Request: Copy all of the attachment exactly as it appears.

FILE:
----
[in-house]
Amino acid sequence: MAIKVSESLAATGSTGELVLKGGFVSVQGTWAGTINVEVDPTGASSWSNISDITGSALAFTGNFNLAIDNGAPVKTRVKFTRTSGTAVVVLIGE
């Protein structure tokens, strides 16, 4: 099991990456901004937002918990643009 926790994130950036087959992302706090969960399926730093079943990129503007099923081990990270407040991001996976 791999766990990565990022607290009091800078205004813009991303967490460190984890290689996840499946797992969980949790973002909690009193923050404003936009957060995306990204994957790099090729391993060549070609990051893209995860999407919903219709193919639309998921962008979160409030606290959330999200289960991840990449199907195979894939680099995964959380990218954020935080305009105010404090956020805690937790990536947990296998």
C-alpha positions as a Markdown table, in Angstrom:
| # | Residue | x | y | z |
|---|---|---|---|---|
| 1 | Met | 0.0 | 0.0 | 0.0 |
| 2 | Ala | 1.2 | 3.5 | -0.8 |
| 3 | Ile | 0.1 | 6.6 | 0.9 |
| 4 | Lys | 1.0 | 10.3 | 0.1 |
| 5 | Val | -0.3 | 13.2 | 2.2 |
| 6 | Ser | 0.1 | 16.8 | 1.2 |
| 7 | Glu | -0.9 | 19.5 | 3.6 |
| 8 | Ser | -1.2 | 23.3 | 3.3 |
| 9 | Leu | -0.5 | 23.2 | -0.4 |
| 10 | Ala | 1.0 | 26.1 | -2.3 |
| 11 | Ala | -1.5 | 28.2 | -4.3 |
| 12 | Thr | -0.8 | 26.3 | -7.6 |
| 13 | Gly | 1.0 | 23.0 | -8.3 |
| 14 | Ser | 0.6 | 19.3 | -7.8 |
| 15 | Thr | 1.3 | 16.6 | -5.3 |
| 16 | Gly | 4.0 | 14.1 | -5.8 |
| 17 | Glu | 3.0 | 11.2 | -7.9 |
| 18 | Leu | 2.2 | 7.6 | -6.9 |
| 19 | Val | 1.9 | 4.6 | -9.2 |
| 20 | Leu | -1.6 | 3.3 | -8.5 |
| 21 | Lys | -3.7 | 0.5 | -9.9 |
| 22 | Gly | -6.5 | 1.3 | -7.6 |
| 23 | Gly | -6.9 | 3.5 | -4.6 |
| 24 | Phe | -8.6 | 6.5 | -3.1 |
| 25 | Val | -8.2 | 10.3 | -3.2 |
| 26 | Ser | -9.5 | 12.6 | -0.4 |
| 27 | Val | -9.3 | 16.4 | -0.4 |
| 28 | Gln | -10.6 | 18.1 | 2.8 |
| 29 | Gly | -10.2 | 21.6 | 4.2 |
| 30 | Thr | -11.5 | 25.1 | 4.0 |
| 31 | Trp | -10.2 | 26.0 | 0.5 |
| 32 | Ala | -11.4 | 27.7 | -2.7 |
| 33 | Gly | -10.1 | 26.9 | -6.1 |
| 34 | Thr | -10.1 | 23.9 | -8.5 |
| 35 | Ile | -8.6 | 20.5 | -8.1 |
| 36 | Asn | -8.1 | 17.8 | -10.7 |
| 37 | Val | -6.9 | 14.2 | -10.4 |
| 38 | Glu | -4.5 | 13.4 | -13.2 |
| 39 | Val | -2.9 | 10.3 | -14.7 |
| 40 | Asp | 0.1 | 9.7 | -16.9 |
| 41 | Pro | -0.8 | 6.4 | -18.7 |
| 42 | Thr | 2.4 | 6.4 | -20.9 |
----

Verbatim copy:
[in-house]
Amino acid sequence: MAIKVSESLAATGSTGELVLKGGFVSVQGTWAGTINVEVDPTGASSWSNISDITGSALAFTGNFNLAIDNGAPVKTRVKFTRTSGTAVVVLIGE
């Protein structure tokens, strides 16, 4: 099991990456901004937002918990643009 926790994130950036087959992302706090969960399926730093079943990129503007099923081990990270407040991001996976 791999766990990565990022607290009091800078205004813009991303967490460190984890290689996840499946797992969980949790973002909690009193923050404003936009957060995306990204994957790099090729391993060549070609990051893209995860999407919903219709193919639309998921962008979160409030606290959330999200289960991840990449199907195979894939680099995964959380990218954020935080305009105010404090956020805690937790990536947990296998």
C-alpha positions as a Markdown table, in Angstrom:
| # | Residue | x | y | z |
|---|---|---|---|---|
| 1 | Met | 0.0 | 0.0 | 0.0 |
| 2 | Ala | 1.2 | 3.5 | -0.8 |
| 3 | Ile | 0.1 | 6.6 | 0.9 |
| 4 | Lys | 1.0 | 10.3 | 0.1 |
| 5 | Val | -0.3 | 13.2 | 2.2 |
| 6 | Ser | 0.1 | 16.8 | 1.2 |
| 7 | Glu | -0.9 | 19.5 | 3.6 |
| 8 | Ser | -1.2 | 23.3 | 3.3 |
| 9 | Leu | -0.5 | 23.2 | -0.4 |
| 10 | Ala | 1.0 | 26.1 | -2.3 |
| 11 | Ala | -1.5 | 28.2 | -4.3 |
| 12 | Thr | -0.8 | 26.3 | -7.6 |
| 13 | Gly | 1.0 | 23.0 | -8.3 |
| 14 | Ser | 0.6 | 19.3 | -7.8 |
| 15 | Thr | 1.3 | 16.6 | -5.3 |
| 16 | Gly | 4.0 | 14.1 | -5.8 |
| 17 | Glu | 3.0 | 11.2 | -7.9 |
| 18 | Leu | 2.2 | 7.6 | -6.9 |
| 19 | Val | 1.9 | 4.6 | -9.2 |
| 20 | Leu | -1.6 | 3.3 | -8.5 |
| 21 | Lys | -3.7 | 0.5 | -9.9 |
| 22 | Gly | -6.5 | 1.3 | -7.6 |
| 23 | Gly | -6.9 | 3.5 | -4.6 |
| 24 | Phe | -8.6 | 6.5 | -3.1 |
| 25 | Val | -8.2 | 10.3 | -3.2 |
| 26 | Ser | -9.5 | 12.6 | -0.4 |
| 27 | Val | -9.3 | 16.4 | -0.4 |
| 28 | Gln | -10.6 | 18.1 | 2.8 |
| 29 | Gly | -10.2 | 21.6 | 4.2 |
| 30 | Thr | -11.5 | 25.1 | 4.0 |
| 31 | Trp | -10.2 | 26.0 | 0.5 |
| 32 | Ala | -11.4 | 27.7 | -2.7 |
| 33 | Gly | -10.1 | 26.9 | -6.1 |
| 34 | Thr | -10.1 | 23.9 | -8.5 |
| 35 | Ile | -8.6 | 20.5 | -8.1 |
| 36 | Asn | -8.1 | 17.8 | -10.7 |
| 37 | Val | -6.9 | 14.2 | -10.4 |
| 38 | Glu | -4.5 | 13.4 | -13.2 |
| 39 | Val | -2.9 | 10.3 | -14.7 |
| 40 | Asp | 0.1 | 9.7 | -16.9 |
| 41 | Pro | -0.8 | 6.4 | -18.7 |
| 42 | Thr | 2.4 | 6.4 | -20.9 |